Rough Theory

Theory In The Rough

Reproducing Ambivalence

And while I’m linking and punning on Benjamin, I meant to draw attention some time ago to the nice reading of Benjamin’s “The Work of Art in the Age of Mechanical Reproduction” posted by Ryan/Aless over at massthink. A brief excerpt:

While modern mass are has negative effects, then, its potential benefits (esp. the development of a progressive stance in the waging of social battles) outweigh them. It must be stressed, however, that these positive effects, as Benjamin points them out, are potential ones. They, first and foremost, require (which is where we began with) that art be politicized. Art must find its basis in politics and politics must permeate art (art must concern politics; politics must be concerned with art) to explicitly make it a site of ideological struggle. If Benjamin is right in his assessment that massive reception is inherently progressive, then this-the mechanical reproduction of art, its massive reception, its explicit politicization-bodes well for a progressive social program (i.e. for Marxist political goals).

This is why Benjamin feels it necessary to politicize art. It is inevitable. “The growing proletarianization of modern man and the increasing formation of the masses are two aspects of the same process,” a process that has and is happening. It is inevitable that art be mechanically reproduced, that it be massively received. The age of the masses has come, and the masses demand social and artistic participation. Thus, it is inevitable that art and politics be implicated with each other. This is why we must strive to politicize art. The only other alternative is for politics to be aestheticized, which, Benjamin points out, culminates in one thing: “War and war only can set a goal for mass movements on the largest scale while respecting the traditional property system. [. . .] Only war makes it possible to mobilize all of today’s technical resources while maintaining the property system.”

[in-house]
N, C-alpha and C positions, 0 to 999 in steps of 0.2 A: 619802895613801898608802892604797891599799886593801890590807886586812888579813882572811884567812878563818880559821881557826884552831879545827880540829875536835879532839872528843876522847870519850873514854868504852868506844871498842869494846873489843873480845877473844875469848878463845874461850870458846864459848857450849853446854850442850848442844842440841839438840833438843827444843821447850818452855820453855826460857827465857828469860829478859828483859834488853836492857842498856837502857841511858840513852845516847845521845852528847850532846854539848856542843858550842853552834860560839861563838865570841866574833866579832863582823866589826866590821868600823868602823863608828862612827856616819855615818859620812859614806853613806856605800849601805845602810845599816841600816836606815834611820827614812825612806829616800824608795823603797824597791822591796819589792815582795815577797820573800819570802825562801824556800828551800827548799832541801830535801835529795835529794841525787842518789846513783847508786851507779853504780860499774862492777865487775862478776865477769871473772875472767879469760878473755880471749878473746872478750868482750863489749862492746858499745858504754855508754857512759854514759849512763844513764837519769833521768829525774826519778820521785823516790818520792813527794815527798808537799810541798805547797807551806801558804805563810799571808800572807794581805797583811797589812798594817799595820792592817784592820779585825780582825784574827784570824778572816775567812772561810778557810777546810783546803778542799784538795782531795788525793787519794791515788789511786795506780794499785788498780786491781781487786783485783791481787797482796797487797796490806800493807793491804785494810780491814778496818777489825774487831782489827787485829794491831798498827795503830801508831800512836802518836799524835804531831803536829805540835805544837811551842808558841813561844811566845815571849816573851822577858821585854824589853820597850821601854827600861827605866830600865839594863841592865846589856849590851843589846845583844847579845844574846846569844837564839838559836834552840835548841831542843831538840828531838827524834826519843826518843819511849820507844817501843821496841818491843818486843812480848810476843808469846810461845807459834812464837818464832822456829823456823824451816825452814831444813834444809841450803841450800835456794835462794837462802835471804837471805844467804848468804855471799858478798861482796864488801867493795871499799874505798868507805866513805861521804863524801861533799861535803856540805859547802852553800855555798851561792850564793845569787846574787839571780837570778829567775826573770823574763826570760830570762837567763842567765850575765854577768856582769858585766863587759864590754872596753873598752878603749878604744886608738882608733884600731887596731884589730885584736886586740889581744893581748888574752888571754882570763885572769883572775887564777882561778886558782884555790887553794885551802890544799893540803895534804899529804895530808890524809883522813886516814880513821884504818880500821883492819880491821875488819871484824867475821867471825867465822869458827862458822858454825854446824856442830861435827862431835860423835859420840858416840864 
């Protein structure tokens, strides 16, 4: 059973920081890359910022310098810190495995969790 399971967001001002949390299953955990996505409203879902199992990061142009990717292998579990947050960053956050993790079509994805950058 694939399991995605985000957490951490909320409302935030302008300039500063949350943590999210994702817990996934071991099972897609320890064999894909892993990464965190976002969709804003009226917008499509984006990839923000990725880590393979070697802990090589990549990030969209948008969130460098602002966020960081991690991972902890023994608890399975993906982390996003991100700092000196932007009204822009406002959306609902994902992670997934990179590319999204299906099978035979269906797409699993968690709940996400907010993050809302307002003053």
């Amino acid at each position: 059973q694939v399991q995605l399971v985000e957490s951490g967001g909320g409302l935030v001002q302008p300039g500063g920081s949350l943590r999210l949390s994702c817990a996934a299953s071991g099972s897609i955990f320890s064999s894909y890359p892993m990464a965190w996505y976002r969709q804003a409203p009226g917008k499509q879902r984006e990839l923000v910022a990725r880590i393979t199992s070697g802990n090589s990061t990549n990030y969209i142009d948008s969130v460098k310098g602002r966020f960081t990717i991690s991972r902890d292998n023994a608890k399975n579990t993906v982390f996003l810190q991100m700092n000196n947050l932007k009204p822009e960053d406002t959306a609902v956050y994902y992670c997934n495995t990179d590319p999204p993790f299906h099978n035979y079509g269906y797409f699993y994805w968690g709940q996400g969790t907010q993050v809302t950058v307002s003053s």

This, precisely, is what fascism aims for: “Fascism attempts to organize the newly created proletarians masses without affecting the property structure which the masses strive to eliminate. Fascism sees its salvation in giving these masses not their right, but instead a chance to express themselves. The masses have a right to change property relations; Fascism seeks to give them an expression while preserving property.” Fascism finds its means of survival precisely in the aestheticization of politics: “If the natural utilization of productive forces is impeded by the property system, the increase in technical devices, in speed, and in the sources of energy will press for an unnatural utilization, and this is found in war. [. . .] Instead of draining rivers, society directs a human stream into a bed of trenches; instead of dropping seeds from airplanes, it drops incendiary bombs over cities; and through gas warfare the aura is abolished in a new way.”

The demand (and energy) of the masses, in other words, along with the novel forces of technology that society has developed ((e.g. mechanical reproduction), if art is not politicized (to change property relations), finds its object in war. Hence war-politics-is aestheticized: to legitimate it, to make the masses accept it. War, in effect, “suppl[ies] the artistic gratification of a sense perception that has been changed by technology. [. . . Mankind’s] self-alienation has reached such a degree that it can experience its own destruction as an aesthetic pleasure of the first order.” This-the aestheticization of politics, of war, of death-is precisely (since it does not want to change property relations) what fascism does-the only alternative, according to Benjamin, if we do not politicize art-if we do not make art, see art for what it is: a crucial site of ideological struggle. In other words: Destruction if not progress(ive social goals). Fascism if not Marxism.

R/A is on break for the moment – I’ll miss reflections like this until he returns.

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